harmonics are present). An analyzer is then connected to the APA output to measure the voltage output. The
analyzer must be capable of measuring the entire audio bandwidth. A regulated dc power supply is used to
reduce the noise and distortion injected into the APA through the power pins. A System Two audio measurement
system (AP-II) (Reference 1) by Audio Precision includes the signal generator and analyzer in one package.
26
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The generator output and amplifier input must be ac-coupled. However, the EVMs already have the ac-coupling
capacitors, (CIN), so no additional coupling is required. The generator output impedance should be low to avoid
attenuating the test signal, and is important because the input resistance of APAs is not high. Conversely, the
analyzer-input impedance should be high. The output resistance, ROUT, of the APA is normally in the hundreds of
milliohms and can be ignored for all but the power-related calculations.
Figure 35(a) shows a class-AB amplifier system. It takes an analog signal input and produces an analog signal
output. This amplifier circuit can be directly connected to the AP-II or other analyzer input.
This is not true of the class-D amplifier system shown in Figure 35(b), which requires low-pass filters in most
cases in order to measure the audio output waveforms. This is because it takes an analog input signal and
converts it into a pulse-width modulated (PWM) output signal that is not accurately processed by some
analyzers.
Power Supply
Signal
Generator
APA
RL
Analyzer
20 Hz - 20 kHz
(a) Basic Class-AB
Power Supply
Low-Pass RC
Filter
Signal
Generator
Class-D APA
RL
(See note A)
Low-Pass RC
Filter
Analyzer
20 Hz - 20 kHz
(b) Filter-Free and Traditional Class-D
A.
For efficiency measurements with filter-free Class-D, RL should be an inductive load like a speaker.
Figure 35. Audio Measurement Systems
The TPA3100D2 uses a modulation scheme that does not require an output filter for operation, but they do
sometimes require an RC low-pass filter when making measurements. This is because some analyzer inputs
cannot accurately process the rapidly changing square-wave output and therefore record an extremely high level
of distortion. The RC low-pass measurement filter is used to remove the modulated waveforms so the analyzer
can measure the output sine wave.
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DIFFERENTIAL INPUT AND BTL OUTPUT
All of the class-D APAs and many class-AB APAs have differential inputs and bridge-tied load (BTL) outputs.
Differential inputs have two input pins per channel and amplify the difference in voltage between the pins.
Differential inputs reduce the common-mode noise and distortion of the input circuit. BTL is a term commonly
used in audio to describe differential outputs. BTL outputs have two output pins providing voltages that are 180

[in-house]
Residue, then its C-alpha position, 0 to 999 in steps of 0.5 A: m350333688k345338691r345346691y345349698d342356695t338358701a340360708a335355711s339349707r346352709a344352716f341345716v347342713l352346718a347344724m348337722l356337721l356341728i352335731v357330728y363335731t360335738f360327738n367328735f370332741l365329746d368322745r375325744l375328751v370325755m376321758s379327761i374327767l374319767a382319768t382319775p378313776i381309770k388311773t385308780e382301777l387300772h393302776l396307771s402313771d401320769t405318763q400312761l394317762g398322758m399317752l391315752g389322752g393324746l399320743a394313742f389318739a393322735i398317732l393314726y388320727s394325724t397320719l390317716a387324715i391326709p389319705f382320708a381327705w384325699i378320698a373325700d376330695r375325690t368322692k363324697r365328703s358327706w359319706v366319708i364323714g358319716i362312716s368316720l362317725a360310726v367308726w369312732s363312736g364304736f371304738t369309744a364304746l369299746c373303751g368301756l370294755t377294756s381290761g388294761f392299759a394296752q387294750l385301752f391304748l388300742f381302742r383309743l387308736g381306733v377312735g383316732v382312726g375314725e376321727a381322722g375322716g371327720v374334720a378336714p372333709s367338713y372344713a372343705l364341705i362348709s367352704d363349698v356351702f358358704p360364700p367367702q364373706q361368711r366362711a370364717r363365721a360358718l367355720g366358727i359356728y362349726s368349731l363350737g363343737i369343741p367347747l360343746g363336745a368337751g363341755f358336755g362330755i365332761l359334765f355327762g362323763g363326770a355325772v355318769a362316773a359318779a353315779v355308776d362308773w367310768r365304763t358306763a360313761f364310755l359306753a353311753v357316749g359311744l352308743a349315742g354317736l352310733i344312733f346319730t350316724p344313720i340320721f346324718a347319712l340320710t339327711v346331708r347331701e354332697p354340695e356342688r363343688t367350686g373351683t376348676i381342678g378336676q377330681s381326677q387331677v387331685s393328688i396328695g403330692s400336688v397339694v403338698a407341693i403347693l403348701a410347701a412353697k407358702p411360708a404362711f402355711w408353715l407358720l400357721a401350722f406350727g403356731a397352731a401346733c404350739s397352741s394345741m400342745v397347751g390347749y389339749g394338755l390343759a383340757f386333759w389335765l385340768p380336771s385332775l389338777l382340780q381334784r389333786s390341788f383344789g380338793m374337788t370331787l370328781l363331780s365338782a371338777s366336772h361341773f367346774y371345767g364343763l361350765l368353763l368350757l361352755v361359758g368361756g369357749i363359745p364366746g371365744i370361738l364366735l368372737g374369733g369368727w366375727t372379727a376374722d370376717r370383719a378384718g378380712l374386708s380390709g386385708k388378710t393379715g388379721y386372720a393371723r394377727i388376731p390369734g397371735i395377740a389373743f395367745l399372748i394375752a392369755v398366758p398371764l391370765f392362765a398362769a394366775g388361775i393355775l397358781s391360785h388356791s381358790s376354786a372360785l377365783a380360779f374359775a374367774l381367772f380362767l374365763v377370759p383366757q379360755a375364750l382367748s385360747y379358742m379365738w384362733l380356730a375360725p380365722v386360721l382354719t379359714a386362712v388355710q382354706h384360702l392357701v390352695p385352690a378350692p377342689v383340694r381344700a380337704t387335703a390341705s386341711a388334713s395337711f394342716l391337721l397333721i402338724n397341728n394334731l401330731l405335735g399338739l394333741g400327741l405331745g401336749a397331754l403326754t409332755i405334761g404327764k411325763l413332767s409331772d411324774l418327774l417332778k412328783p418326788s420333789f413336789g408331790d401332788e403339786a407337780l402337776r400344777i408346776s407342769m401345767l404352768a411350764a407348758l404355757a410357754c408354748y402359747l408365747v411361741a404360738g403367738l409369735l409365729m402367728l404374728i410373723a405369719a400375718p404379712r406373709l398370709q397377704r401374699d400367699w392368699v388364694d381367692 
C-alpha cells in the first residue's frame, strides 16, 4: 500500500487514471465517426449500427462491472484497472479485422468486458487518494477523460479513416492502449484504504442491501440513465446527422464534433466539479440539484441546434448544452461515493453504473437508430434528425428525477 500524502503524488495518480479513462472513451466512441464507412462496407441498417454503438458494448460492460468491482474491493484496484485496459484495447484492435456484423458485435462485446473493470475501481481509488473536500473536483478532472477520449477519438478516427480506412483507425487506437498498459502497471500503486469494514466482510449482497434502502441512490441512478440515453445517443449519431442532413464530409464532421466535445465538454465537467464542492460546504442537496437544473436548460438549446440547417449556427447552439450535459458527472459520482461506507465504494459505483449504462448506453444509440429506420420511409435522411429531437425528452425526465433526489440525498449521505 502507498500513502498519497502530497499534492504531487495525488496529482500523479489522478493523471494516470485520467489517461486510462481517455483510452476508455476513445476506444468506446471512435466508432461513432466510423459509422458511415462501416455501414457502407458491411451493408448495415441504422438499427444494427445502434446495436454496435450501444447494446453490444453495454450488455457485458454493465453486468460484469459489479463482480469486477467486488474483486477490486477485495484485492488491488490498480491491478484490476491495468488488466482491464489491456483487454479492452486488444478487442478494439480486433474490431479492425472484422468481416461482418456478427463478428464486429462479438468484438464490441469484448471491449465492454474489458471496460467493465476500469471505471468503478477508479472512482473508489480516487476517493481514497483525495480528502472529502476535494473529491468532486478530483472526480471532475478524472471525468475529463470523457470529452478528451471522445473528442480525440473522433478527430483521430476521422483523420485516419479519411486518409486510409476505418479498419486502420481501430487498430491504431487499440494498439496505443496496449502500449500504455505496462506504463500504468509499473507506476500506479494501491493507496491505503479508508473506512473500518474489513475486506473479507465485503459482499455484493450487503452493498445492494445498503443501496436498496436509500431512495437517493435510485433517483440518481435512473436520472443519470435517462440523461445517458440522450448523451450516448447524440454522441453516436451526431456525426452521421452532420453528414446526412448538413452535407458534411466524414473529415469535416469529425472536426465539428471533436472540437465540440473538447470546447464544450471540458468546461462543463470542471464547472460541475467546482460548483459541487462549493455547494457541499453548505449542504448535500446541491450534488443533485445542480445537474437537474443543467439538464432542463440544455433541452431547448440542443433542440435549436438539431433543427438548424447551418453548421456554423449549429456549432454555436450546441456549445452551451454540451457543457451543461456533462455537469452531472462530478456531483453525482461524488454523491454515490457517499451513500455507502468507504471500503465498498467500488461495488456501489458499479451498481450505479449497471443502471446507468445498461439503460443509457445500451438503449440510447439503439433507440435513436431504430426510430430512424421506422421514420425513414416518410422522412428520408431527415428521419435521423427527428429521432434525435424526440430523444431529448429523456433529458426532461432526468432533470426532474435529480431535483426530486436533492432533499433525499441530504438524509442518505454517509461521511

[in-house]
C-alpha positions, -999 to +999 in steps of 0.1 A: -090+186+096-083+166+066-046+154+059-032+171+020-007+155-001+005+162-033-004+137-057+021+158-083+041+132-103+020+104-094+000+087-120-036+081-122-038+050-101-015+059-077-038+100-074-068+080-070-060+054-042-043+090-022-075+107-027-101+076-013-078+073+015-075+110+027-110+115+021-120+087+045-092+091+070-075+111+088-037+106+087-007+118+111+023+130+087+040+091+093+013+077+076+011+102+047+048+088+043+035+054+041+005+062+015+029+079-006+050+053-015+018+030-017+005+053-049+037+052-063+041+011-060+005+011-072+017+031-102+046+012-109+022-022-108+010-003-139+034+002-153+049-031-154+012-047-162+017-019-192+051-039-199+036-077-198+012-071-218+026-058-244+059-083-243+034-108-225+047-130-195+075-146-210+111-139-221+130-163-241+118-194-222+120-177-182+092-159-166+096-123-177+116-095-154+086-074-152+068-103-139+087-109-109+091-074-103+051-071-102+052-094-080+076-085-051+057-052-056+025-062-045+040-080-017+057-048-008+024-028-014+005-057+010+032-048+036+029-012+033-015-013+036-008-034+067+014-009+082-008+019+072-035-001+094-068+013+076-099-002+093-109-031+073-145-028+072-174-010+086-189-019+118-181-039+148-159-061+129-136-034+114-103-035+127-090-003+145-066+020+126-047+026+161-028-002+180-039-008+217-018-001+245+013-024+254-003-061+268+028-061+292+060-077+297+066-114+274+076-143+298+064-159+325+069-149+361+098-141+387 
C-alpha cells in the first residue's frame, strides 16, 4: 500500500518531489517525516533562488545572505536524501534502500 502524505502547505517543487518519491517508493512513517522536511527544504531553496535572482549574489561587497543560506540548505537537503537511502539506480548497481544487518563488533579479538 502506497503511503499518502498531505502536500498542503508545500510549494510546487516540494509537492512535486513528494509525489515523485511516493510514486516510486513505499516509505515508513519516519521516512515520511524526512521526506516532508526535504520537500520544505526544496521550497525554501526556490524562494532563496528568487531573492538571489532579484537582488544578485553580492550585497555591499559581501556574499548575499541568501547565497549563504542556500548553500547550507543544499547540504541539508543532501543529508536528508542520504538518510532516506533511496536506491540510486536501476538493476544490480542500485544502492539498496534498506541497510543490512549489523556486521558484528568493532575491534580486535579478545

degrees out of phase. The load is connected between these pins. This has the added benefits of quadrupling the
output power to the load and eliminating a dc blocking capacitor.
A block diagram of the measurement circuit is shown in Figure 36. The differential input is a balanced input,
meaning the positive (+) and negative (-) pins have the same impedance to ground. Similarly, the BTL output
equates to a balanced output.
Evaluation Module
Audio Power
Amplifier
Generator
Analyzer
Low-Pass
RC Filter
CIN
RGEN
VGEN
RIN
ROUT
RIN
ROUT
CIN
RGEN
Twisted-Pair Wire
RL
Low-Pass
RC Filter
RANA
CANA
RANA
CANA
Twisted-Pair Wire
Figure 36. Differential Input, BTL Output Measurement Circuit
The generator should have balanced outputs, and the signal should be balanced for best results. An unbalanced
output can be used, but it may create a ground loop that affects the measurement accuracy. The analyzer must
also have balanced inputs for the system to be fully balanced, thereby cancelling out any common-mode noise in
the circuit and providing the most accurate measurement.
The following general rules should be followed when connecting to APAs with differential inputs and BTL outputs:
• Use a balanced source to supply the input signal.
• Use an analyzer with balanced inputs.
• Use twisted-pair wire for all connections.
• Use shielding when the system environment is noisy.
• Ensure that the cables from the power supply to the APA, and from the APA to the load, can handle the large
currents (see Table 3).
Table 3 shows the recommended wire size for the power supply and load cables of the APA system. The real
concern is the dc or ac power loss that occurs as the current flows through the cable. These recommendations
are based on 12-inch long wire with a 20-kHz sine-wave signal at 25°C.
Table 3. Recommended Minimum Wire Size for Power Cables
28
DC POWER LOSS
(MW)
AWG Size
AC POWER LOSS
(MW)
POUT (W)
RL(Ω)
10
4
18
22
16
40
18
42
2
4
18
22
3.2
8
3.7
8.5
1
8
22
28
2
8
2.1
8.1
< 0.75
8
22
28
1.5
6.1
1.6
6.2
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CLASS-D RC LOW-PASS FILTER
An RC filter is used to reduce the square-wave output when the analyzer inputs cannot process the pulse-width
modulated class-D output waveform. This filter has little effect on the measurement accuracy because the cutoff
frequency is set above the audio band. The high frequency of the square wave has negligible impact on
measurement accuracy because it is well above the audible frequency range, and the speaker cone cannot